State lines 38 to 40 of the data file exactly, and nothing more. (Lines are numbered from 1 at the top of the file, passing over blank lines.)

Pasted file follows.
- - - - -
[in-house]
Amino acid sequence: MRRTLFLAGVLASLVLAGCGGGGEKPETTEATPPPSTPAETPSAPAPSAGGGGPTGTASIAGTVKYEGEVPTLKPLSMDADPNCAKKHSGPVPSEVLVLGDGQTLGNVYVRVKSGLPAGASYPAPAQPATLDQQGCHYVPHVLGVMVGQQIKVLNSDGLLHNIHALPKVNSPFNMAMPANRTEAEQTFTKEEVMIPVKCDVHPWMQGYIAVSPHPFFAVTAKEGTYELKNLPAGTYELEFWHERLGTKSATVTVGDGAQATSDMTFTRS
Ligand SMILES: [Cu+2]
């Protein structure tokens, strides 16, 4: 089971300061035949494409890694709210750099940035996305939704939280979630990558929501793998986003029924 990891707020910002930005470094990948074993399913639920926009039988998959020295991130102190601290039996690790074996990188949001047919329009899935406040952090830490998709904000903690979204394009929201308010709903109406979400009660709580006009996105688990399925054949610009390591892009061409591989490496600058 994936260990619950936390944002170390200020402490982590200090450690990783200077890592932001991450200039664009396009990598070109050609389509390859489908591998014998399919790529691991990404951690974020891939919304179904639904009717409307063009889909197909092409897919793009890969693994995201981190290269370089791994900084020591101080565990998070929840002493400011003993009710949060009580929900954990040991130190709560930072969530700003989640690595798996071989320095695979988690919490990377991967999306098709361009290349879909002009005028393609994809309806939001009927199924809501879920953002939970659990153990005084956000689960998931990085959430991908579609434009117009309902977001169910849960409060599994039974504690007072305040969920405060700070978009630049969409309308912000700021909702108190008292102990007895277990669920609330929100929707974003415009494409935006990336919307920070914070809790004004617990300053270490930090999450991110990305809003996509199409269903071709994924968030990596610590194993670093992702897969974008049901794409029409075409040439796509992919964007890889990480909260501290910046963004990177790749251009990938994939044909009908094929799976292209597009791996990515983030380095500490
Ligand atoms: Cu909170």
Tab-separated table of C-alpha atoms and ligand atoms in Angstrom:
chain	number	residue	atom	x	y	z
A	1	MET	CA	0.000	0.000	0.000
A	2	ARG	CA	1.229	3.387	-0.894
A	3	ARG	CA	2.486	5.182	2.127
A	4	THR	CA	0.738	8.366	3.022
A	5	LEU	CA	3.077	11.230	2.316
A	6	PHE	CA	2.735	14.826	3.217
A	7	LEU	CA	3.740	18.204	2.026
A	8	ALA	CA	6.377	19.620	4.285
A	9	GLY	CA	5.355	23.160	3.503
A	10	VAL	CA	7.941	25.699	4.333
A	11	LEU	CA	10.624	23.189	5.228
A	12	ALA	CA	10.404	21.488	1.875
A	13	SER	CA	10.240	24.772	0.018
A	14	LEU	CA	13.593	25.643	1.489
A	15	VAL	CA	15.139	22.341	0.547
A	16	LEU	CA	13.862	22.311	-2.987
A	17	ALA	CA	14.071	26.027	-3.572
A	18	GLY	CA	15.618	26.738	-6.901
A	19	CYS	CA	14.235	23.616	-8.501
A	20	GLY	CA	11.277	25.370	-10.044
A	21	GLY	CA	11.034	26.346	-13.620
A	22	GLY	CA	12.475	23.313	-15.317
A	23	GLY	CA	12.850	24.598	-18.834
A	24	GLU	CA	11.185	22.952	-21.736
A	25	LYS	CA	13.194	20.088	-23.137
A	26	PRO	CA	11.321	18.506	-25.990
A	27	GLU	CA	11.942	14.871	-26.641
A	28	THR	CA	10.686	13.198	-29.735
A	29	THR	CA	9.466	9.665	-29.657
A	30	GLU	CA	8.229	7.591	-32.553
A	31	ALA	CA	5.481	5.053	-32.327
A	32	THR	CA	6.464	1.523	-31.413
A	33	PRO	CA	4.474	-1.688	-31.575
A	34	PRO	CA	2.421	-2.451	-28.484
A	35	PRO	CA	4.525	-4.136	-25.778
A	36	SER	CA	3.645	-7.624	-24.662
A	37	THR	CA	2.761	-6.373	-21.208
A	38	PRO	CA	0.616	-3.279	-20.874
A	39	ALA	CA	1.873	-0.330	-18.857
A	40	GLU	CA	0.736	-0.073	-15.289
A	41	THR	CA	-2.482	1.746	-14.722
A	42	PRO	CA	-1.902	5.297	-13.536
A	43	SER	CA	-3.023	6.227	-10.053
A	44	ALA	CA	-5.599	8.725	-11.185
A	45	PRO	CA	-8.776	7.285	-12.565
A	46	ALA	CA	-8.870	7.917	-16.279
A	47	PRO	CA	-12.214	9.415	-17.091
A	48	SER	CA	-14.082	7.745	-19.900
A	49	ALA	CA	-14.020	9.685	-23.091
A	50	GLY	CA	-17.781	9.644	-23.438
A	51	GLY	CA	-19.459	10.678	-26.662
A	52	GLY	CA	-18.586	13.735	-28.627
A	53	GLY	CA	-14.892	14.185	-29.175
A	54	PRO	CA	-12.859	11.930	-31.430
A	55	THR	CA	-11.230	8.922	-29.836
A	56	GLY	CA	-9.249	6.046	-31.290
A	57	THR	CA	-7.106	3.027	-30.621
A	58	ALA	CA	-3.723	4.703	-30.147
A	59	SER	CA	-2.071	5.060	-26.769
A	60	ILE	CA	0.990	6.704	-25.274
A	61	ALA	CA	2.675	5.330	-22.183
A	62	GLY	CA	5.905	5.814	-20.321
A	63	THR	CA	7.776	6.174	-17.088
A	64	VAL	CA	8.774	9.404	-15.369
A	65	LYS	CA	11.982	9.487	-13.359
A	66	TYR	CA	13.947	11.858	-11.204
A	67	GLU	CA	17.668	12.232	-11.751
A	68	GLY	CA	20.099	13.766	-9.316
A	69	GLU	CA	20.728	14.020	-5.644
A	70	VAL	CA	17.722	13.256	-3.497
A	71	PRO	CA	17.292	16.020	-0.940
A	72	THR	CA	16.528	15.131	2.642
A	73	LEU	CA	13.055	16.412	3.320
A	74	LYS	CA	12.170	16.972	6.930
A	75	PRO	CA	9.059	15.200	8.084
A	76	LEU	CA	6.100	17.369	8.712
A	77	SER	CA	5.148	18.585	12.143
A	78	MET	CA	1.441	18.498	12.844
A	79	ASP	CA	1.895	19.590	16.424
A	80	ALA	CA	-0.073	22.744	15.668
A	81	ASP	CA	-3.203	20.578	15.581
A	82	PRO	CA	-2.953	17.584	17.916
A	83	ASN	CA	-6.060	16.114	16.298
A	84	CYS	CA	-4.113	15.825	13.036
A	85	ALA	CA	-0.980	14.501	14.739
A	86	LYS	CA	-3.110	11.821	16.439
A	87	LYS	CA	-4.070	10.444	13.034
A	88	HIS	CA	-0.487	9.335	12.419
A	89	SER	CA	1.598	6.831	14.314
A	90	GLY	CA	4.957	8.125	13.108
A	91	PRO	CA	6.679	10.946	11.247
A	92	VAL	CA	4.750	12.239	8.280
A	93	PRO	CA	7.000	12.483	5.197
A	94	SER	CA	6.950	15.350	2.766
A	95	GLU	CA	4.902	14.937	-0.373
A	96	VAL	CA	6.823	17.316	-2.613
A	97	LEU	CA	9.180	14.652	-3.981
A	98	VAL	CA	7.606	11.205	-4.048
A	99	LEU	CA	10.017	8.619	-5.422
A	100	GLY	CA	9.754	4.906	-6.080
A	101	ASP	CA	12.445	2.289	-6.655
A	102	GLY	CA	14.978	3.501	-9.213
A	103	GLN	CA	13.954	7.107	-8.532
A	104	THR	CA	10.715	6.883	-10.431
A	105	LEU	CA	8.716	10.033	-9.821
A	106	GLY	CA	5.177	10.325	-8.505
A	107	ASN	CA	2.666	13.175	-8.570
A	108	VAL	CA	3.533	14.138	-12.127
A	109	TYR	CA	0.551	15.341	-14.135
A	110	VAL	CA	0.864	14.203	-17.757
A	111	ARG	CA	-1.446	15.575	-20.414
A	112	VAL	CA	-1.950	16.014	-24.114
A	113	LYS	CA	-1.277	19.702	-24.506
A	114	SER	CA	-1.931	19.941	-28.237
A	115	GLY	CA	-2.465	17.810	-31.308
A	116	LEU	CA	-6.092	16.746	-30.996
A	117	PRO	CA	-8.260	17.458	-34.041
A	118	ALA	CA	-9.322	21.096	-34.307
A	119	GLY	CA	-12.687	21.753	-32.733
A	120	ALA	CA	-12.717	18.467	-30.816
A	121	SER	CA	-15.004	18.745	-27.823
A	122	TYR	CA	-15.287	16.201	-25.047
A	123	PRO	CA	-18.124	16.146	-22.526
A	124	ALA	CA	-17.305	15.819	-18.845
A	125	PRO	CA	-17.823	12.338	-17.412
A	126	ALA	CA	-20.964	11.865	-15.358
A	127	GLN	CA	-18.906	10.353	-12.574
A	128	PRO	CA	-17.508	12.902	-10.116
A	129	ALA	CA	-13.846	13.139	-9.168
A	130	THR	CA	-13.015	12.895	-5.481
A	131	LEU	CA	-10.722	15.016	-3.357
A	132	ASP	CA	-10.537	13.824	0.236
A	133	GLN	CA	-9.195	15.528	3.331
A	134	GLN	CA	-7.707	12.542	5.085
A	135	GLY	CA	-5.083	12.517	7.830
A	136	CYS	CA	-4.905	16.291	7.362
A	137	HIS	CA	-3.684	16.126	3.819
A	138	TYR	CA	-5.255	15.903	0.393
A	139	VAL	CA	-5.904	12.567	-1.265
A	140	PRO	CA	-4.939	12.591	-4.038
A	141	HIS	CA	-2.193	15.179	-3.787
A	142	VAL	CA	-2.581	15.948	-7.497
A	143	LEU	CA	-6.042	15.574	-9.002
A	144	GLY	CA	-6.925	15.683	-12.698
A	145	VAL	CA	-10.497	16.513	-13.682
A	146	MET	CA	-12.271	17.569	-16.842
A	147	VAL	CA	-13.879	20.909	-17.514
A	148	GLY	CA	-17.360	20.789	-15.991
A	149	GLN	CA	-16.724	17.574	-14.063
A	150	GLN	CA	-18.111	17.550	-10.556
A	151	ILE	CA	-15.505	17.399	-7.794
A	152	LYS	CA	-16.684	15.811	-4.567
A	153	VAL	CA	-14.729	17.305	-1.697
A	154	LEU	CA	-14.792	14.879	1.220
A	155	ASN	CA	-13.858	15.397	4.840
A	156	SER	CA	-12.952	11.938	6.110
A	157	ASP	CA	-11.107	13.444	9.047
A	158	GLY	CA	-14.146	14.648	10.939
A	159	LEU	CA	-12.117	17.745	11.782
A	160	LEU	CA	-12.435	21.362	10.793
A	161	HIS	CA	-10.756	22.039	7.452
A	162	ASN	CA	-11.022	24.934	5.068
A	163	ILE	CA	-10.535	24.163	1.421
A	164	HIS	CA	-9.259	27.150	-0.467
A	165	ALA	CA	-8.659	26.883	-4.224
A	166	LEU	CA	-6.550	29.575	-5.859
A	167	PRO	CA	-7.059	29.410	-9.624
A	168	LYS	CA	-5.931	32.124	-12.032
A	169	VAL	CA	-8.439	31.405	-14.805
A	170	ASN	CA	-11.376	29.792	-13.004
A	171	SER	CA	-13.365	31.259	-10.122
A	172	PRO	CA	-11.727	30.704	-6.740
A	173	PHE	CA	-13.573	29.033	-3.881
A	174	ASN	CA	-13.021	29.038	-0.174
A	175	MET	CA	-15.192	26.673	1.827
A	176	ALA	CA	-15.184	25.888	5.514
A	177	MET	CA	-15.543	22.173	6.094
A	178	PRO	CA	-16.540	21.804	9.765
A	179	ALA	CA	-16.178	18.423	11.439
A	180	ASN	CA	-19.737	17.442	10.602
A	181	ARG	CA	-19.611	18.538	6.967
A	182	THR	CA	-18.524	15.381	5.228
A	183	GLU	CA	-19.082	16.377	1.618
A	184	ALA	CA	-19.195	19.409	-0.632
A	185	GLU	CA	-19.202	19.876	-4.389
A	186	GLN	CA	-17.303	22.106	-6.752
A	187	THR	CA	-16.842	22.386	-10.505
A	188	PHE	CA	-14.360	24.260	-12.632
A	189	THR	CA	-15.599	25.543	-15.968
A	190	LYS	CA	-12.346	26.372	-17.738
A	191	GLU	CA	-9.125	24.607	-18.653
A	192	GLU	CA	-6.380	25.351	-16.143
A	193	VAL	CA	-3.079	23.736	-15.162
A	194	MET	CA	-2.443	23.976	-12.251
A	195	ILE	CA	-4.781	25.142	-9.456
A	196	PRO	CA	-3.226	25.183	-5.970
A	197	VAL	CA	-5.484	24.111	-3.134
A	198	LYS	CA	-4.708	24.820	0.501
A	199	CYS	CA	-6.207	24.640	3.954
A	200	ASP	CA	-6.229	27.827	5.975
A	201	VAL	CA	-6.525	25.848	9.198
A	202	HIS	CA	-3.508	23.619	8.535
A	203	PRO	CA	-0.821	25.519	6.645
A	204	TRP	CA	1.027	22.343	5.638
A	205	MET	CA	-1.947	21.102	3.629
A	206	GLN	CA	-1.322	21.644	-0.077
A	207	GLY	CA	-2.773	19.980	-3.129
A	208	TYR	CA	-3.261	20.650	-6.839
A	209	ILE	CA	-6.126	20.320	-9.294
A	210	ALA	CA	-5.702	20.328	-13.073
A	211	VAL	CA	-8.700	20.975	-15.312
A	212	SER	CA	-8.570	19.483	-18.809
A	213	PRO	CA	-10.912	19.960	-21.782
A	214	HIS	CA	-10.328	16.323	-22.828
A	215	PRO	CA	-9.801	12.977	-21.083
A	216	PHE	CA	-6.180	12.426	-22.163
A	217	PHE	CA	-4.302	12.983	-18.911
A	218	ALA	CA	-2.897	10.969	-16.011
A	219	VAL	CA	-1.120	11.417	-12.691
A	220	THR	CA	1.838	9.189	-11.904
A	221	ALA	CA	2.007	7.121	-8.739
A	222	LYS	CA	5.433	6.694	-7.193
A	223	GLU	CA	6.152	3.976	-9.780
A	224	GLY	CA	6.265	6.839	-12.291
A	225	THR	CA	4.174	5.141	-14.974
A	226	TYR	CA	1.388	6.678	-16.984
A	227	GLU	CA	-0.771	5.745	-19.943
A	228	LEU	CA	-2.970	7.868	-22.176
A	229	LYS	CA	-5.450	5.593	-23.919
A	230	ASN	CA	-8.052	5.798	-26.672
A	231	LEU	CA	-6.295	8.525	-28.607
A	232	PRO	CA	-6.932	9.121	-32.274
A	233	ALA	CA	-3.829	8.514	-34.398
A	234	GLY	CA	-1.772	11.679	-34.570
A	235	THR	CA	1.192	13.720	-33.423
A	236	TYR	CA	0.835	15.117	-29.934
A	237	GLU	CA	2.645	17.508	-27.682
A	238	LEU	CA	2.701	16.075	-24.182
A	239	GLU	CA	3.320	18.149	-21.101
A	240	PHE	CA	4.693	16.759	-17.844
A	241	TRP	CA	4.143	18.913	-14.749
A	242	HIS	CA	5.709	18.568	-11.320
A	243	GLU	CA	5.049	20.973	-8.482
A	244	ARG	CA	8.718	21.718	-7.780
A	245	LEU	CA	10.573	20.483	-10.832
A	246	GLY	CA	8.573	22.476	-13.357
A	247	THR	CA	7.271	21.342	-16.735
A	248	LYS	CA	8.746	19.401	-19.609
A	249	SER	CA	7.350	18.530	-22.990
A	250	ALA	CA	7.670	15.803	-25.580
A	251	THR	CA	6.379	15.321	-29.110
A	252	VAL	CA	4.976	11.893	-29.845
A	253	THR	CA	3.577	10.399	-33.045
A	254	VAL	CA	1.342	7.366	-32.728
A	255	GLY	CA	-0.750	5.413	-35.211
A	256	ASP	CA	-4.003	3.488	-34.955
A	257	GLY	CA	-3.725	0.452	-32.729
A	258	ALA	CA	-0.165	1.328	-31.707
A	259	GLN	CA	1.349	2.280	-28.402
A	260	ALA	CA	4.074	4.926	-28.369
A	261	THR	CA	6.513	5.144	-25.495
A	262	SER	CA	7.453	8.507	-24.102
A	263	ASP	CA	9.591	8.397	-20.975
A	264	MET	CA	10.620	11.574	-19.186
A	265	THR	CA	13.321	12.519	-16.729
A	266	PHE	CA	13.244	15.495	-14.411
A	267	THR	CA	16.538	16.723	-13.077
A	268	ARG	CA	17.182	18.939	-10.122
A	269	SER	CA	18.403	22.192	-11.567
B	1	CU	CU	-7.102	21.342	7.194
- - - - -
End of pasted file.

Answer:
A	31	ALA	CA	5.481	5.053	-32.327
A	32	THR	CA	6.464	1.523	-31.413
A	33	PRO	CA	4.474	-1.688	-31.575